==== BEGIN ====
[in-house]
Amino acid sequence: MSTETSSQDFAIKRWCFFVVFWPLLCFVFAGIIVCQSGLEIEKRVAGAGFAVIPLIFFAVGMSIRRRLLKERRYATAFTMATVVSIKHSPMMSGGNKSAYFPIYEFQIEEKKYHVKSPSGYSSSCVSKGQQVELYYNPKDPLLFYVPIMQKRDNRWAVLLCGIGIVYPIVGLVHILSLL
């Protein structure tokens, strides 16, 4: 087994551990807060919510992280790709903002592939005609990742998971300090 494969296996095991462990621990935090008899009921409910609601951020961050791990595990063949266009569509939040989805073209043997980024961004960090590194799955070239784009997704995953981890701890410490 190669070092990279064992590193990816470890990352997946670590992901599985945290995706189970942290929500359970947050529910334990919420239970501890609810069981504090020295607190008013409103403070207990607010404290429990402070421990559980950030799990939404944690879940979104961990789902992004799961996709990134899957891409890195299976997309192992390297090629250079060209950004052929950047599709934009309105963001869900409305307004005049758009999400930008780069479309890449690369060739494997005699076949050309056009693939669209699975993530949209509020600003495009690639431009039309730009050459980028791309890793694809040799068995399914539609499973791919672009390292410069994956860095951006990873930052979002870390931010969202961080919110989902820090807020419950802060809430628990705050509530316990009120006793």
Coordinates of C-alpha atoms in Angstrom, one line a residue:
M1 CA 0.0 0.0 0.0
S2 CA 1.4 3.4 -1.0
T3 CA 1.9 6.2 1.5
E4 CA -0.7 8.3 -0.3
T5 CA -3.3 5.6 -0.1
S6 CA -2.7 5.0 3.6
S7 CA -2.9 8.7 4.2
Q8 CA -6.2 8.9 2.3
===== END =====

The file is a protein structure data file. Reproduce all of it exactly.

[in-house]
Amino acid sequence: MSTETSSQDFAIKRWCFFVVFWPLLCFVFAGIIVCQSGLEIEKRVAGAGFAVIPLIFFAVGMSIRRRLLKERRYATAFTMATVVSIKHSPMMSGGNKSAYFPIYEFQIEEKKYHVKSPSGYSSSCVSKGQQVELYYNPKDPLLFYVPIMQKRDNRWAVLLCGIGIVYPIVGLVHILSLL
């Protein structure tokens, strides 16, 4: 087994551990807060919510992280790709903002592939005609990742998971300090 494969296996095991462990621990935090008899009921409910609601951020961050791990595990063949266009569509939040989805073209043997980024961004960090590194799955070239784009997704995953981890701890410490 190669070092990279064992590193990816470890990352997946670590992901599985945290995706189970942290929500359970947050529910334990919420239970501890609810069981504090020295607190008013409103403070207990607010404290429990402070421990559980950030799990939404944690879940979104961990789902992004799961996709990134899957891409890195299976997309192992390297090629250079060209950004052929950047599709934009309105963001869900409305307004005049758009999400930008780069479309890449690369060739494997005699076949050309056009693939669209699975993530949209509020600003495009690639431009039309730009050459980028791309890793694809040799068995399914539609499973791919672009390292410069994956860095951006990873930052979002870390931010969202961080919110989902820090807020419950802060809430628990705050509530316990009120006793």
Coordinates of C-alpha atoms in Angstrom, one line a residue:
M1 CA 0.0 0.0 0.0
S2 CA 1.4 3.4 -1.0
T3 CA 1.9 6.2 1.5
E4 CA -0.7 8.3 -0.3
T5 CA -3.3 5.6 -0.1
S6 CA -2.7 5.0 3.6
S7 CA -2.9 8.7 4.2
Q8 CA -6.2 8.9 2.3